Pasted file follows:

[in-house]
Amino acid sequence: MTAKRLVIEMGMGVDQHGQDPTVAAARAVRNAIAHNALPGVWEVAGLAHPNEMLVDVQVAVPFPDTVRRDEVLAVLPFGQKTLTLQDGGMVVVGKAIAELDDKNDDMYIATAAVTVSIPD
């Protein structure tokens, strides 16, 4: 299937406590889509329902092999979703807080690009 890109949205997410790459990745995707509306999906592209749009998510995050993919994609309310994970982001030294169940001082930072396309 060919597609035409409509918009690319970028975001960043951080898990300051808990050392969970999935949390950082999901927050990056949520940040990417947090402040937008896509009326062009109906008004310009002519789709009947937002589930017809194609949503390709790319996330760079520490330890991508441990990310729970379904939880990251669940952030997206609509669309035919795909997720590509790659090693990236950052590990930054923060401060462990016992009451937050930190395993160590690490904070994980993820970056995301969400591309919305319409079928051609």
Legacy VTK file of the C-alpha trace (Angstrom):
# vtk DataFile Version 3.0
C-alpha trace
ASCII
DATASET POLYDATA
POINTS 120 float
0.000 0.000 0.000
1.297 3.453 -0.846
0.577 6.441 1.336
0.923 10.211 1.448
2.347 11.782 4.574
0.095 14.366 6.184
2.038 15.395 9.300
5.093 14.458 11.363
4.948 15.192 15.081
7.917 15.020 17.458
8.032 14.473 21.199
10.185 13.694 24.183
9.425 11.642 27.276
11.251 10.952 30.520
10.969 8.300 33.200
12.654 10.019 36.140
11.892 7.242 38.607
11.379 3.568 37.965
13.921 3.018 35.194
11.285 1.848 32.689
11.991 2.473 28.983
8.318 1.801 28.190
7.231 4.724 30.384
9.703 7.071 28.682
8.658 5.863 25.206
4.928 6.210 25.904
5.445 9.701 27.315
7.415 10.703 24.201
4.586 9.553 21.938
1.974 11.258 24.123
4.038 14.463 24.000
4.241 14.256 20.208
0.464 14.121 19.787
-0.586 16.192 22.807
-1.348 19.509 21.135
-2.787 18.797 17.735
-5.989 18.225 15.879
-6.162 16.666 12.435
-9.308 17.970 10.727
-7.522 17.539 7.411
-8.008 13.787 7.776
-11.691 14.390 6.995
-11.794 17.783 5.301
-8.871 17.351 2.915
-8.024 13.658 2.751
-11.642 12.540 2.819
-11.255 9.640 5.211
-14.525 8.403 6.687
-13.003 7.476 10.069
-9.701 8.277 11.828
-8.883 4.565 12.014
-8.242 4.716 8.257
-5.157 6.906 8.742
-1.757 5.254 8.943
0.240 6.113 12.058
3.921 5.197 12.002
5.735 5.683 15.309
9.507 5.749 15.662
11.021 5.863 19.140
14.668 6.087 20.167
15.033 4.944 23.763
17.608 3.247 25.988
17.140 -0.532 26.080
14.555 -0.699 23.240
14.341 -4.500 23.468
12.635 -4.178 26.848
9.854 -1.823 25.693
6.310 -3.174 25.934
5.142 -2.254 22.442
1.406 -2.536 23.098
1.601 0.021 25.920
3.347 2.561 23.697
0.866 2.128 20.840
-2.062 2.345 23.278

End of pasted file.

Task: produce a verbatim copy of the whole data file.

[in-house]
Amino acid sequence: MTAKRLVIEMGMGVDQHGQDPTVAAARAVRNAIAHNALPGVWEVAGLAHPNEMLVDVQVAVPFPDTVRRDEVLAVLPFGQKTLTLQDGGMVVVGKAIAELDDKNDDMYIATAAVTVSIPD
């Protein structure tokens, strides 16, 4: 299937406590889509329902092999979703807080690009 890109949205997410790459990745995707509306999906592209749009998510995050993919994609309310994970982001030294169940001082930072396309 060919597609035409409509918009690319970028975001960043951080898990300051808990050392969970999935949390950082999901927050990056949520940040990417947090402040937008896509009326062009109906008004310009002519789709009947937002589930017809194609949503390709790319996330760079520490330890991508441990990310729970379904939880990251669940952030997206609509669309035919795909997720590509790659090693990236950052590990930054923060401060462990016992009451937050930190395993160590690490904070994980993820970056995301969400591309919305319409079928051609």
Legacy VTK file of the C-alpha trace (Angstrom):
# vtk DataFile Version 3.0
C-alpha trace
ASCII
DATASET POLYDATA
POINTS 120 float
0.000 0.000 0.000
1.297 3.453 -0.846
0.577 6.441 1.336
0.923 10.211 1.448
2.347 11.782 4.574
0.095 14.366 6.184
2.038 15.395 9.300
5.093 14.458 11.363
4.948 15.192 15.081
7.917 15.020 17.458
8.032 14.473 21.199
10.185 13.694 24.183
9.425 11.642 27.276
11.251 10.952 30.520
10.969 8.300 33.200
12.654 10.019 36.140
11.892 7.242 38.607
11.379 3.568 37.965
13.921 3.018 35.194
11.285 1.848 32.689
11.991 2.473 28.983
8.318 1.801 28.190
7.231 4.724 30.384
9.703 7.071 28.682
8.658 5.863 25.206
4.928 6.210 25.904
5.445 9.701 27.315
7.415 10.703 24.201
4.586 9.553 21.938
1.974 11.258 24.123
4.038 14.463 24.000
4.241 14.256 20.208
0.464 14.121 19.787
-0.586 16.192 22.807
-1.348 19.509 21.135
-2.787 18.797 17.735
-5.989 18.225 15.879
-6.162 16.666 12.435
-9.308 17.970 10.727
-7.522 17.539 7.411
-8.008 13.787 7.776
-11.691 14.390 6.995
-11.794 17.783 5.301
-8.871 17.351 2.915
-8.024 13.658 2.751
-11.642 12.540 2.819
-11.255 9.640 5.211
-14.525 8.403 6.687
-13.003 7.476 10.069
-9.701 8.277 11.828
-8.883 4.565 12.014
-8.242 4.716 8.257
-5.157 6.906 8.742
-1.757 5.254 8.943
0.240 6.113 12.058
3.921 5.197 12.002
5.735 5.683 15.309
9.507 5.749 15.662
11.021 5.863 19.140
14.668 6.087 20.167
15.033 4.944 23.763
17.608 3.247 25.988
17.140 -0.532 26.080
14.555 -0.699 23.240
14.341 -4.500 23.468
12.635 -4.178 26.848
9.854 -1.823 25.693
6.310 -3.174 25.934
5.142 -2.254 22.442
1.406 -2.536 23.098
1.601 0.021 25.920
3.347 2.561 23.697
0.866 2.128 20.840
-2.062 2.345 23.278